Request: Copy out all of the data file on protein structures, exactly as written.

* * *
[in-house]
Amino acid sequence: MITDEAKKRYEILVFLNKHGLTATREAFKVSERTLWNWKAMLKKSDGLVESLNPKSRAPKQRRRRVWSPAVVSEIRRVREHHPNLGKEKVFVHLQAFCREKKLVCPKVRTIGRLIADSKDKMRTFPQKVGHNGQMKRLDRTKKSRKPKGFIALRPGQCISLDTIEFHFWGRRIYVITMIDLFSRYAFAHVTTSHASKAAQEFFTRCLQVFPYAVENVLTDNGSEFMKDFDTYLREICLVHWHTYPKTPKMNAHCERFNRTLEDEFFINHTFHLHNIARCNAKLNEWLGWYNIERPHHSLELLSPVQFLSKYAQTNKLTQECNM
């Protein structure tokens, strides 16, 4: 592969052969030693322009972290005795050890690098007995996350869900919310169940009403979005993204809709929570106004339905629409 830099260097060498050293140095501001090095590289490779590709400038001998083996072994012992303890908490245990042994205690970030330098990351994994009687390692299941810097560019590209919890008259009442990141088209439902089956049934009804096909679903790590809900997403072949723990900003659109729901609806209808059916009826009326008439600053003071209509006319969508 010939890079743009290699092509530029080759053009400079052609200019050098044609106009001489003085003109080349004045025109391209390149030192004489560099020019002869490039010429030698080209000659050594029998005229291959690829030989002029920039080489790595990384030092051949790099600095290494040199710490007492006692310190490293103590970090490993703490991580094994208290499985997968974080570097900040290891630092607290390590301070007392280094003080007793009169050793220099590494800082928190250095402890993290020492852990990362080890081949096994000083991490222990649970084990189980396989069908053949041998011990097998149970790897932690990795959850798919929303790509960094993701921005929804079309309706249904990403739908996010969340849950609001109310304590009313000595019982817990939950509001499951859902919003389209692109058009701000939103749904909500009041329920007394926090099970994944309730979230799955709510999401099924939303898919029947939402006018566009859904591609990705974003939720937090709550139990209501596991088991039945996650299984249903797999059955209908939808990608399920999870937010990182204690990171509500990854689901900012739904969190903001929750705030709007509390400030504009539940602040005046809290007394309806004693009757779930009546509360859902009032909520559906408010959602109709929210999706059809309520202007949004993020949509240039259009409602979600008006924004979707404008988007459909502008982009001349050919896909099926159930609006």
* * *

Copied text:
[in-house]
Amino acid sequence: MITDEAKKRYEILVFLNKHGLTATREAFKVSERTLWNWKAMLKKSDGLVESLNPKSRAPKQRRRRVWSPAVVSEIRRVREHHPNLGKEKVFVHLQAFCREKKLVCPKVRTIGRLIADSKDKMRTFPQKVGHNGQMKRLDRTKKSRKPKGFIALRPGQCISLDTIEFHFWGRRIYVITMIDLFSRYAFAHVTTSHASKAAQEFFTRCLQVFPYAVENVLTDNGSEFMKDFDTYLREICLVHWHTYPKTPKMNAHCERFNRTLEDEFFINHTFHLHNIARCNAKLNEWLGWYNIERPHHSLELLSPVQFLSKYAQTNKLTQECNM
């Protein structure tokens, strides 16, 4: 592969052969030693322009972290005795050890690098007995996350869900919310169940009403979005993204809709929570106004339905629409 830099260097060498050293140095501001090095590289490779590709400038001998083996072994012992303890908490245990042994205690970030330098990351994994009687390692299941810097560019590209919890008259009442990141088209439902089956049934009804096909679903790590809900997403072949723990900003659109729901609806209808059916009826009326008439600053003071209509006319969508 010939890079743009290699092509530029080759053009400079052609200019050098044609106009001489003085003109080349004045025109391209390149030192004489560099020019002869490039010429030698080209000659050594029998005229291959690829030989002029920039080489790595990384030092051949790099600095290494040199710490007492006692310190490293103590970090490993703490991580094994208290499985997968974080570097900040290891630092607290390590301070007392280094003080007793009169050793220099590494800082928190250095402890993290020492852990990362080890081949096994000083991490222990649970084990189980396989069908053949041998011990097998149970790897932690990795959850798919929303790509960094993701921005929804079309309706249904990403739908996010969340849950609001109310304590009313000595019982817990939950509001499951859902919003389209692109058009701000939103749904909500009041329920007394926090099970994944309730979230799955709510999401099924939303898919029947939402006018566009859904591609990705974003939720937090709550139990209501596991088991039945996650299984249903797999059955209908939808990608399920999870937010990182204690990171509500990854689901900012739904969190903001929750705030709007509390400030504009539940602040005046809290007394309806004693009757779930009546509360859902009032909520559906408010959602109709929210999706059809309520202007949004993020949509240039259009409602979600008006924004979707404008988007459909502008982009001349050919896909099926159930609006």